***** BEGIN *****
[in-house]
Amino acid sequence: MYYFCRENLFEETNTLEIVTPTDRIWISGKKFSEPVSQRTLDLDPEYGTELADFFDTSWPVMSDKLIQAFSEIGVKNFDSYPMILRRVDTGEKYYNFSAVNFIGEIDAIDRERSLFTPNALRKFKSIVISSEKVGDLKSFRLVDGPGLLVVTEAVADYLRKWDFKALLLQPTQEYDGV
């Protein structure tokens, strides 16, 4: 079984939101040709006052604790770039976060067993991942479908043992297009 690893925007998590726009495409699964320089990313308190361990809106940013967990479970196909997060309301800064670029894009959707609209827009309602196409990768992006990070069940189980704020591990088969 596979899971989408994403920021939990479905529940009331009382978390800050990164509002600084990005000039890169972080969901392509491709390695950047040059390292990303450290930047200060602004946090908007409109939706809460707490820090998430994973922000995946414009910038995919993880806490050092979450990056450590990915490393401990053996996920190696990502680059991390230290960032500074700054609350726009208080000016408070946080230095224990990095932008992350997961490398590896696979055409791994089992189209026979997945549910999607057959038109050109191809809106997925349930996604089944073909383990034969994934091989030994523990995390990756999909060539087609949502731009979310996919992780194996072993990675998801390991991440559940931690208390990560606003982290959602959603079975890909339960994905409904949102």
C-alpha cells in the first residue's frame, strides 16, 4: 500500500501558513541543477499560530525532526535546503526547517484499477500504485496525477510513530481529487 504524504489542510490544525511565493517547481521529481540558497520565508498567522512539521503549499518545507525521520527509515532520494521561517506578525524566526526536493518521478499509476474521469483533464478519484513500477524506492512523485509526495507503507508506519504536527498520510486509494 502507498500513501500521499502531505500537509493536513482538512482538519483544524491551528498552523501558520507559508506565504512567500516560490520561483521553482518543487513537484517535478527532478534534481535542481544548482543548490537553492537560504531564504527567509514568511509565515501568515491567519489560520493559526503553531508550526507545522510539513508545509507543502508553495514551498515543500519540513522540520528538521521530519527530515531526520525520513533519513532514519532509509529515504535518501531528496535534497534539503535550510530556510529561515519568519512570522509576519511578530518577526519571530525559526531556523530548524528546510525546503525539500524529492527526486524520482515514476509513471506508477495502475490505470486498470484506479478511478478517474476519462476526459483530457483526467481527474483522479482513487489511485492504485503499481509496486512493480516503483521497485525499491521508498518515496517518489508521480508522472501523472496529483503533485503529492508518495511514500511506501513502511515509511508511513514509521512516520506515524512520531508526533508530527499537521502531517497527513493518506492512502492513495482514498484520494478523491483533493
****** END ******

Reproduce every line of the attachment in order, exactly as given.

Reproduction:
[in-house]
Amino acid sequence: MYYFCRENLFEETNTLEIVTPTDRIWISGKKFSEPVSQRTLDLDPEYGTELADFFDTSWPVMSDKLIQAFSEIGVKNFDSYPMILRRVDTGEKYYNFSAVNFIGEIDAIDRERSLFTPNALRKFKSIVISSEKVGDLKSFRLVDGPGLLVVTEAVADYLRKWDFKALLLQPTQEYDGV
């Protein structure tokens, strides 16, 4: 079984939101040709006052604790770039976060067993991942479908043992297009 690893925007998590726009495409699964320089990313308190361990809106940013967990479970196909997060309301800064670029894009959707609209827009309602196409990768992006990070069940189980704020591990088969 596979899971989408994403920021939990479905529940009331009382978390800050990164509002600084990005000039890169972080969901392509491709390695950047040059390292990303450290930047200060602004946090908007409109939706809460707490820090998430994973922000995946414009910038995919993880806490050092979450990056450590990915490393401990053996996920190696990502680059991390230290960032500074700054609350726009208080000016408070946080230095224990990095932008992350997961490398590896696979055409791994089992189209026979997945549910999607057959038109050109191809809106997925349930996604089944073909383990034969994934091989030994523990995390990756999909060539087609949502731009979310996919992780194996072993990675998801390991991440559940931690208390990560606003982290959602959603079975890909339960994905409904949102």
C-alpha cells in the first residue's frame, strides 16, 4: 500500500501558513541543477499560530525532526535546503526547517484499477500504485496525477510513530481529487 504524504489542510490544525511565493517547481521529481540558497520565508498567522512539521503549499518545507525521520527509515532520494521561517506578525524566526526536493518521478499509476474521469483533464478519484513500477524506492512523485509526495507503507508506519504536527498520510486509494 502507498500513501500521499502531505500537509493536513482538512482538519483544524491551528498552523501558520507559508506565504512567500516560490520561483521553482518543487513537484517535478527532478534534481535542481544548482543548490537553492537560504531564504527567509514568511509565515501568515491567519489560520493559526503553531508550526507545522510539513508545509507543502508553495514551498515543500519540513522540520528538521521530519527530515531526520525520513533519513532514519532509509529515504535518501531528496535534497534539503535550510530556510529561515519568519512570522509576519511578530518577526519571530525559526531556523530548524528546510525546503525539500524529492527526486524520482515514476509513471506508477495502475490505470486498470484506479478511478478517474476519462476526459483530457483526467481527474483522479482513487489511485492504485503499481509496486512493480516503483521497485525499491521508498518515496517518489508521480508522472501523472496529483503533485503529492508518495511514500511506501513502511515509511508511513514509521512516520506515524512520531508526533508530527499537521502531517497527513493518506492512502492513495482514498484520494478523491483533493